Pulmonary function assessment

Pulmonary function test was performed in an upright position using a spirometer (Pony FX MIP/MEP; COSMED Inc., Rome, Italy). The tests were performed in three consecutive trials supported by experienced pulmonary therapists to make the results reliable, and a maximum value was used for analysis. Tidal volume, forced vital capacity, forced expiratory volume in 1 second (FEV1), maximal inspiratory pressure, and maximal expiratory pressure were measured using spirometry. Peak cough flow (PCF) was used as a parameter to measure voluntary coughing ability using a peak flow meter (Mini Wright flow meter; Clement Clarke International Ltd., Essex, UK). PCF was defined as the highest point of the flow-volume curve obtained during coughing.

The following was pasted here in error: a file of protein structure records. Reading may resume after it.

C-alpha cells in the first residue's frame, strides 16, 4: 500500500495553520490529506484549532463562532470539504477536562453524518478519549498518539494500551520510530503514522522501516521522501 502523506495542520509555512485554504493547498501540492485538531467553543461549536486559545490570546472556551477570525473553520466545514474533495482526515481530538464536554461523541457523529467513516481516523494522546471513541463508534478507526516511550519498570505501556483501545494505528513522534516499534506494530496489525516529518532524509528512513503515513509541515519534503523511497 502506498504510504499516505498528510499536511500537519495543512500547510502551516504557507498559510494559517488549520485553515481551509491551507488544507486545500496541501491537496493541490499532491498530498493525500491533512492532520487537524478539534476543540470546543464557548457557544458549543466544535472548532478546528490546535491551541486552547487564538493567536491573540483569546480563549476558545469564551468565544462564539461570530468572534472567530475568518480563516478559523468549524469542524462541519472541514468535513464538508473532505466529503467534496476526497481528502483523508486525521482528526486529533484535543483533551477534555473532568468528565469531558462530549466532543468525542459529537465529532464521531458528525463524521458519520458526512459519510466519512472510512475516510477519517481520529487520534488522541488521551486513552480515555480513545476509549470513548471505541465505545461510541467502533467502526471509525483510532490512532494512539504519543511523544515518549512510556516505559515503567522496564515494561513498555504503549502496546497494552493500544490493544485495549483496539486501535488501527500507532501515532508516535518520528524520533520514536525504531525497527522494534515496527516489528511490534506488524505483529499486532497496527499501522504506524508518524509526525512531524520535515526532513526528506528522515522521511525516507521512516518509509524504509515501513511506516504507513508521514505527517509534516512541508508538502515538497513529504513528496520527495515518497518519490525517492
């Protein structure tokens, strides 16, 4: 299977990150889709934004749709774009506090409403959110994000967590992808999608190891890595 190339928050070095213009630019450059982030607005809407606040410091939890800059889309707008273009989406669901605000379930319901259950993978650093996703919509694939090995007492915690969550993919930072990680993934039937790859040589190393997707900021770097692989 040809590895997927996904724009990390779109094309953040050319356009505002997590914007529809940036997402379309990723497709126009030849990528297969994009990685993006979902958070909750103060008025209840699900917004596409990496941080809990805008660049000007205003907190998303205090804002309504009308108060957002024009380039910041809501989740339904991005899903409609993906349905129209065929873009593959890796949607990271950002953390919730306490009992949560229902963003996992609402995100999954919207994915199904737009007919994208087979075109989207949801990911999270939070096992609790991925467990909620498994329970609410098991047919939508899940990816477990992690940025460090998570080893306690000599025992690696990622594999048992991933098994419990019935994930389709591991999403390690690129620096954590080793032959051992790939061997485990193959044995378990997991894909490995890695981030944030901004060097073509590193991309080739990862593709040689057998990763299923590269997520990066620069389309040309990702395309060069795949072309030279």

Statistical analysis

Statistical analysis was performed using SPSS software version 20.0 (IBM Corp., Armonk, NY, USA). The normality of the sample was confirmed with the Shapiro-Wilk test performed before Student t-test and Pearson correlation analyses. Categorical variables were assessed using the chi-squared test, whereas continuous variables were analyzed using Student t-test. The correlations of PAS and PRG scores with pulmonary function test parameters or PCF in all participants were analyzed using Pearson correlation analysis. A multivariate logistic regression analysis was conducted to address all variables. We investigated the receiver operating characteristic (ROC) curves for PCF and FEV1, which exhibited the strongest relationship with PAS and PRG and identified cutoff values, sensitivities, and specificities. The statistical significance of all analyses was set at p<0.05.